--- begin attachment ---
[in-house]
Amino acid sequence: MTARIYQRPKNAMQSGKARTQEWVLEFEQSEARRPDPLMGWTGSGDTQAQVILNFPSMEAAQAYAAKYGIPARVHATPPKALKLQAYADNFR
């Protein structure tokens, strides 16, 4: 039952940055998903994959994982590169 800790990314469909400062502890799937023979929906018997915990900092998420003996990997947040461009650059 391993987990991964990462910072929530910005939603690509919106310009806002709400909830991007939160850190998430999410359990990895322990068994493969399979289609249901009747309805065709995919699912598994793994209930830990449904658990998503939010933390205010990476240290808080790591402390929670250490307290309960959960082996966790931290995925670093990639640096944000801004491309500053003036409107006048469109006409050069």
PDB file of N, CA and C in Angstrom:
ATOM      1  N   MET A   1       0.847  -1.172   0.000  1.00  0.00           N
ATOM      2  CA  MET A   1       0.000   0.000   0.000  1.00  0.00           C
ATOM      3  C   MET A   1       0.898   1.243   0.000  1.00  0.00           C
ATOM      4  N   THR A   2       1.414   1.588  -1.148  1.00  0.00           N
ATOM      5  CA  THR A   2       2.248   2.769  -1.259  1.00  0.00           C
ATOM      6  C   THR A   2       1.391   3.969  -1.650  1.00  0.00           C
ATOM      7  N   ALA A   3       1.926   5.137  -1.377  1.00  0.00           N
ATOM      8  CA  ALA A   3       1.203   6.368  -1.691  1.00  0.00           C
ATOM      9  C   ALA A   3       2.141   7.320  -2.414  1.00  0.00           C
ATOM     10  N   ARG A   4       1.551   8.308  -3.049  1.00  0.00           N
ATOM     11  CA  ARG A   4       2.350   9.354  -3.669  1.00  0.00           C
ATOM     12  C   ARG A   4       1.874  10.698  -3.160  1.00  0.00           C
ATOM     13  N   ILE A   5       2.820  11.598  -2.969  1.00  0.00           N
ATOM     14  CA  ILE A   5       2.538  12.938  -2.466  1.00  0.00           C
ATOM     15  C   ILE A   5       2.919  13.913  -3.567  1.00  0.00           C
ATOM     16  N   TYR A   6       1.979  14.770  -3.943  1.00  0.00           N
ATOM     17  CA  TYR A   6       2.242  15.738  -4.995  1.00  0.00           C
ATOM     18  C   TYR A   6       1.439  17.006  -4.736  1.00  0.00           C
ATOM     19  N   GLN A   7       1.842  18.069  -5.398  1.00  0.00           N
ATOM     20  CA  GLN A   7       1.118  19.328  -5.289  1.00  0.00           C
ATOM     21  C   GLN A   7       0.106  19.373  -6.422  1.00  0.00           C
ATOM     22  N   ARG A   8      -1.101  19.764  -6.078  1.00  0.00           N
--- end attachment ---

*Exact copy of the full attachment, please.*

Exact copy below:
[in-house]
Amino acid sequence: MTARIYQRPKNAMQSGKARTQEWVLEFEQSEARRPDPLMGWTGSGDTQAQVILNFPSMEAAQAYAAKYGIPARVHATPPKALKLQAYADNFR
């Protein structure tokens, strides 16, 4: 039952940055998903994959994982590169 800790990314469909400062502890799937023979929906018997915990900092998420003996990997947040461009650059 391993987990991964990462910072929530910005939603690509919106310009806002709400909830991007939160850190998430999410359990990895322990068994493969399979289609249901009747309805065709995919699912598994793994209930830990449904658990998503939010933390205010990476240290808080790591402390929670250490307290309960959960082996966790931290995925670093990639640096944000801004491309500053003036409107006048469109006409050069």
PDB file of N, CA and C in Angstrom:
ATOM      1  N   MET A   1       0.847  -1.172   0.000  1.00  0.00           N
ATOM      2  CA  MET A   1       0.000   0.000   0.000  1.00  0.00           C
ATOM      3  C   MET A   1       0.898   1.243   0.000  1.00  0.00           C
ATOM      4  N   THR A   2       1.414   1.588  -1.148  1.00  0.00           N
ATOM      5  CA  THR A   2       2.248   2.769  -1.259  1.00  0.00           C
ATOM      6  C   THR A   2       1.391   3.969  -1.650  1.00  0.00           C
ATOM      7  N   ALA A   3       1.926   5.137  -1.377  1.00  0.00           N
ATOM      8  CA  ALA A   3       1.203   6.368  -1.691  1.00  0.00           C
ATOM      9  C   ALA A   3       2.141   7.320  -2.414  1.00  0.00           C
ATOM     10  N   ARG A   4       1.551   8.308  -3.049  1.00  0.00           N
ATOM     11  CA  ARG A   4       2.350   9.354  -3.669  1.00  0.00           C
ATOM     12  C   ARG A   4       1.874  10.698  -3.160  1.00  0.00           C
ATOM     13  N   ILE A   5       2.820  11.598  -2.969  1.00  0.00           N
ATOM     14  CA  ILE A   5       2.538  12.938  -2.466  1.00  0.00           C
ATOM     15  C   ILE A   5       2.919  13.913  -3.567  1.00  0.00           C
ATOM     16  N   TYR A   6       1.979  14.770  -3.943  1.00  0.00           N
ATOM     17  CA  TYR A   6       2.242  15.738  -4.995  1.00  0.00           C
ATOM     18  C   TYR A   6       1.439  17.006  -4.736  1.00  0.00           C
ATOM     19  N   GLN A   7       1.842  18.069  -5.398  1.00  0.00           N
ATOM     20  CA  GLN A   7       1.118  19.328  -5.289  1.00  0.00           C
ATOM     21  C   GLN A   7       0.106  19.373  -6.422  1.00  0.00           C
ATOM     22  N   ARG A   8      -1.101  19.764  -6.078  1.00  0.00           N